Thursday, July 29, 2010

Pine Siskin: With a touch of something else?

Thanks to Connie Kogler who pointed me correctly to juvenile Yellow-Rumped Warbler!

Last weekend, after observing the Orange-billed Nightingale Thrush, I happened across Roubaix Lake as I drove towards Wind Cave National Park, and stopped in to see what was around. The lake was nice, and the camping area was packed, but there wasn't much in the way of waterfowl around. What I did see was this bird that looked to be a Pine Siskin, but with a few differences that made me wonder. Please take a look, and feel free to comment if I am off base and missing something obvious, or if you have insight as to a particular age or hybridization that would lead to these traits.

First the traits that lead me to Pine Siskin: It is a heavily streaked, smallish bird; that has a relatively long pointed bill, and a sharply forked tail. The wingbar pattern looks right, as well as that of the folded flight feathers.
In addition, the bird was in the right habitat for Siskins, foraging for insects in some Ponderosa Pines near the edge of the lake. When I first spotted the bird it was hunting for flying insects from a perch in a very flycatcher like manner. Then it crossed the trail and worked over a few cones, eventually pulling an insect from within (see below). Those behaviors are both documented for the Pine Siskin in the Cornell Lab or Ornithology's Birds of North America Online.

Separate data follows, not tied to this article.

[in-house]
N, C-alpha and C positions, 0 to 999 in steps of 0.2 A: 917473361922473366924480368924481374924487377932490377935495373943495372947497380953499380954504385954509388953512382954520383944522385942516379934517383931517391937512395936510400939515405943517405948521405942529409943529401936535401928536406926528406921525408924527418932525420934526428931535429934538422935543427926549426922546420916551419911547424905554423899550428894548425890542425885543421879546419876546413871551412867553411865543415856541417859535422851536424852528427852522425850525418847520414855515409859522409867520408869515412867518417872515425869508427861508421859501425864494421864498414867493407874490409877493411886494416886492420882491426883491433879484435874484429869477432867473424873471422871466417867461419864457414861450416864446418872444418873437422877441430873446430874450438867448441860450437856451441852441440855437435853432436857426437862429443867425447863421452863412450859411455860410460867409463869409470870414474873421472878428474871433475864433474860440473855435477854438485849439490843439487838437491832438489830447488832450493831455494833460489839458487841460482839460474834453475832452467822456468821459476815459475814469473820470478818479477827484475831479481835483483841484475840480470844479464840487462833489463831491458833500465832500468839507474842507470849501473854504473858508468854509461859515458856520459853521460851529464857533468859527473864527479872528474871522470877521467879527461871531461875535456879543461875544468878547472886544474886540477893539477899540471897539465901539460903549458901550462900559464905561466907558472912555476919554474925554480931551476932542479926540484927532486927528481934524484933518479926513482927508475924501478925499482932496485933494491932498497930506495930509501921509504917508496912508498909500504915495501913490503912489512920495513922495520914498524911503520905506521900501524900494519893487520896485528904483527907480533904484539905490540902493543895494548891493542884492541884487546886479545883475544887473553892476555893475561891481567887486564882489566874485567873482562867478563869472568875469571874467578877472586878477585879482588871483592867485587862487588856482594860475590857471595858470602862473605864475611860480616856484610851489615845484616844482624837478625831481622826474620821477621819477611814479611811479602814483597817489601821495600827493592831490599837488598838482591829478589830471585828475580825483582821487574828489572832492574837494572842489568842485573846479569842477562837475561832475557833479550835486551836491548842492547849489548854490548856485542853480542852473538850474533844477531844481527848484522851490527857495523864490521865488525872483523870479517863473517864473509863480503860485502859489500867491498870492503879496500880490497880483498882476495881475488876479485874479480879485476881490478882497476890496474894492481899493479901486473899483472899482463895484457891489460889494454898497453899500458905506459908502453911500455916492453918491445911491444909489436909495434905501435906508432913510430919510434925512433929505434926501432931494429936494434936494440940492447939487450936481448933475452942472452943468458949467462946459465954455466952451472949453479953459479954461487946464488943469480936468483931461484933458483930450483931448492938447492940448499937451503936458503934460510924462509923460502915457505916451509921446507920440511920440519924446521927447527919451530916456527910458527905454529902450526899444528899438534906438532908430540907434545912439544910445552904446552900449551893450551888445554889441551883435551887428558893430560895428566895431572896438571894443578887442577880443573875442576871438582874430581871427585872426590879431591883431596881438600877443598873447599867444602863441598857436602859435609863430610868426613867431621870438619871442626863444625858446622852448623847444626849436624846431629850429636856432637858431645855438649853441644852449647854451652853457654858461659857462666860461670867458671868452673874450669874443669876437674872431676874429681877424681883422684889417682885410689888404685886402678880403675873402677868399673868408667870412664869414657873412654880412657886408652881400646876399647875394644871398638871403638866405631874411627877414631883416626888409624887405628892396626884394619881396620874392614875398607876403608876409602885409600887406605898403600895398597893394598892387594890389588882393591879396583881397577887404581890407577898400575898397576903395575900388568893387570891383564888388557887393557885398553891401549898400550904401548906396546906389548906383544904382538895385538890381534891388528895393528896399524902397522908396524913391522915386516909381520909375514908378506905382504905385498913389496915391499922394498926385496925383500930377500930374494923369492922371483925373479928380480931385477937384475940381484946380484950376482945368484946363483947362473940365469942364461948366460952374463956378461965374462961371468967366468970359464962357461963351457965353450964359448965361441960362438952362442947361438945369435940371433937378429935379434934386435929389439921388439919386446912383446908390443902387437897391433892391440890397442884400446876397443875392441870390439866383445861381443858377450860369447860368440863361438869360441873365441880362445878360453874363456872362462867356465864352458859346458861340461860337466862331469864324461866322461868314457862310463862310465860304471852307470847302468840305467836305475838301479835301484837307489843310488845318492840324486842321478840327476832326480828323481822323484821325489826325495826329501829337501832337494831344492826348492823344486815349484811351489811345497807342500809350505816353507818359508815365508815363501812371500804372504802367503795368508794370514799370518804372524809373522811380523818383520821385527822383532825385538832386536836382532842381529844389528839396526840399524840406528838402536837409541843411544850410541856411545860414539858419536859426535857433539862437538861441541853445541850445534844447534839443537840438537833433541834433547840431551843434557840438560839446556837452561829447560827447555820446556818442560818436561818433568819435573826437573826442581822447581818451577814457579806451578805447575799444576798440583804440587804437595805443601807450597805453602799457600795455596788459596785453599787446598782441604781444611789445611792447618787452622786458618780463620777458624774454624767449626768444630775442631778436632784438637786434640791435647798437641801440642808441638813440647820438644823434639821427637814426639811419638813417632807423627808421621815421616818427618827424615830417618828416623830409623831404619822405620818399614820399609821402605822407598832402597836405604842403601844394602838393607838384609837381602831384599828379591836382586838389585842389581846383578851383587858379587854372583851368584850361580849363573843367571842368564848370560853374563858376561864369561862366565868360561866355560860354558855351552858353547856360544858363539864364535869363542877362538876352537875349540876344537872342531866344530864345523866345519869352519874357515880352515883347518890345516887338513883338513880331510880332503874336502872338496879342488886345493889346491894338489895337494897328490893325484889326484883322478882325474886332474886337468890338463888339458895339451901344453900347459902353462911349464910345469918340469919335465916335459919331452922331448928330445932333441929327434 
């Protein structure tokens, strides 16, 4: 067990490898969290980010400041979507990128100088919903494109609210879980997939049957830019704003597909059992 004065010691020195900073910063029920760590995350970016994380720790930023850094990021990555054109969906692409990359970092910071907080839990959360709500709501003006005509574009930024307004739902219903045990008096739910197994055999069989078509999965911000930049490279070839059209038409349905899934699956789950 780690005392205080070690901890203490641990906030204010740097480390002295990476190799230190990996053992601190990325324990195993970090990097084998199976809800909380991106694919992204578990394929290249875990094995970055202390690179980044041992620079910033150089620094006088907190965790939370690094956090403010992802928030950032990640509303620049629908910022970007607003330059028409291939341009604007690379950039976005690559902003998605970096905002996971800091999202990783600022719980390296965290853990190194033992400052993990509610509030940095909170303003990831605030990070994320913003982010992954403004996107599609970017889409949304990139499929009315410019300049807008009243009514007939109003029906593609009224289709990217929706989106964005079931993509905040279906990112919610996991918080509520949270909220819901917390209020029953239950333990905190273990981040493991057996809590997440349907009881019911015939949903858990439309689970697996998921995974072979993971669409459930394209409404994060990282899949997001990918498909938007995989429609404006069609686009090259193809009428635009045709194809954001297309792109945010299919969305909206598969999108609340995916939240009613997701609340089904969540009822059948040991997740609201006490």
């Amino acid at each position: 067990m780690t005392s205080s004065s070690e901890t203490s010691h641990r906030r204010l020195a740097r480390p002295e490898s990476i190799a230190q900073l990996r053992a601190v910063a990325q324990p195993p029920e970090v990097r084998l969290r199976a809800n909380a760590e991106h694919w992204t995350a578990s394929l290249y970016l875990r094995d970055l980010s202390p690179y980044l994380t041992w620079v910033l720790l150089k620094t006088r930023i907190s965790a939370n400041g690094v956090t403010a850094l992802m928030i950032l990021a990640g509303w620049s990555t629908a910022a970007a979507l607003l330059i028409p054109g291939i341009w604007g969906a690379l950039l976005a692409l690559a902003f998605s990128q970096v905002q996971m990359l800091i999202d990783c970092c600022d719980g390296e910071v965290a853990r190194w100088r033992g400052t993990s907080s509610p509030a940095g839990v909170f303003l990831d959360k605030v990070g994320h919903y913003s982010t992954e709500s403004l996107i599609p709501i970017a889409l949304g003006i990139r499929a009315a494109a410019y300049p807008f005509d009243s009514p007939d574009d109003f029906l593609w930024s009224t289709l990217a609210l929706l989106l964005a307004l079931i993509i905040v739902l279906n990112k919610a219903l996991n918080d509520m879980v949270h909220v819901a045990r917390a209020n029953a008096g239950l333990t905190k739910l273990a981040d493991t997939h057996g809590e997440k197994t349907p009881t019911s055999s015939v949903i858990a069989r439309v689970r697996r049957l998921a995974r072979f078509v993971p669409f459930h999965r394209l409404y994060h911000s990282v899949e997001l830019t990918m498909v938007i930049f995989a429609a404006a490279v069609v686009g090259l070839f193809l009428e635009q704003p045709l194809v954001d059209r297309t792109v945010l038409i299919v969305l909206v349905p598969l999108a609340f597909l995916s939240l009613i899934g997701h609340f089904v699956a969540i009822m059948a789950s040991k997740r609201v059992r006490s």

However there are also some things that are a bit off. This bird is more 'black on white' than a typical Pine Siskin showing yellow, but then feather color can wear down over time and this bird may have just washed out since its last molt. The eye-ring is much more distinct and white than I would expect as well.

The underside of this bird's tail has a white patch. It is visible in the top picture, partially obscured by the branch. After much searching I am unsure if that is to be expected in a 'pure' Pine Siskin or not. It may just be a weird angle, that is not often photographed.

I added this picture because it even in wingbeat this bird isn't showing much yellow in the flight feathers. Again, this could be due to feather wear, but I am unsure.

Finally, there was the yellow chin. I noted an impression of it in the field, and was unsure in earlier pictures if I was just catching a trick of the light, but this picture confirmed that there was a distinct yellow chin on this bird. Pine Siskins can carry a yellowish tint to their underparts, but I am not aware of an isolated yellow chin showing up.
I have been flipping through field guides and websites trying to nail down an ID on this one, and so far I haven't found it. Flycatchers and Finches, Vireos and Warblers, I have even looked for juvenile Woodpeckers or Thrushes that would fit, but so far nothing concrete. Even if it remains a hopeless mutt, it was an interesting bird to watch, and plucking a juicy green bug from a pine cone is even better.

1 comment:

  1. Hey Dave, that looks like a juvenile Yellow-rumped Warbler. We saw some today on Mount Evans.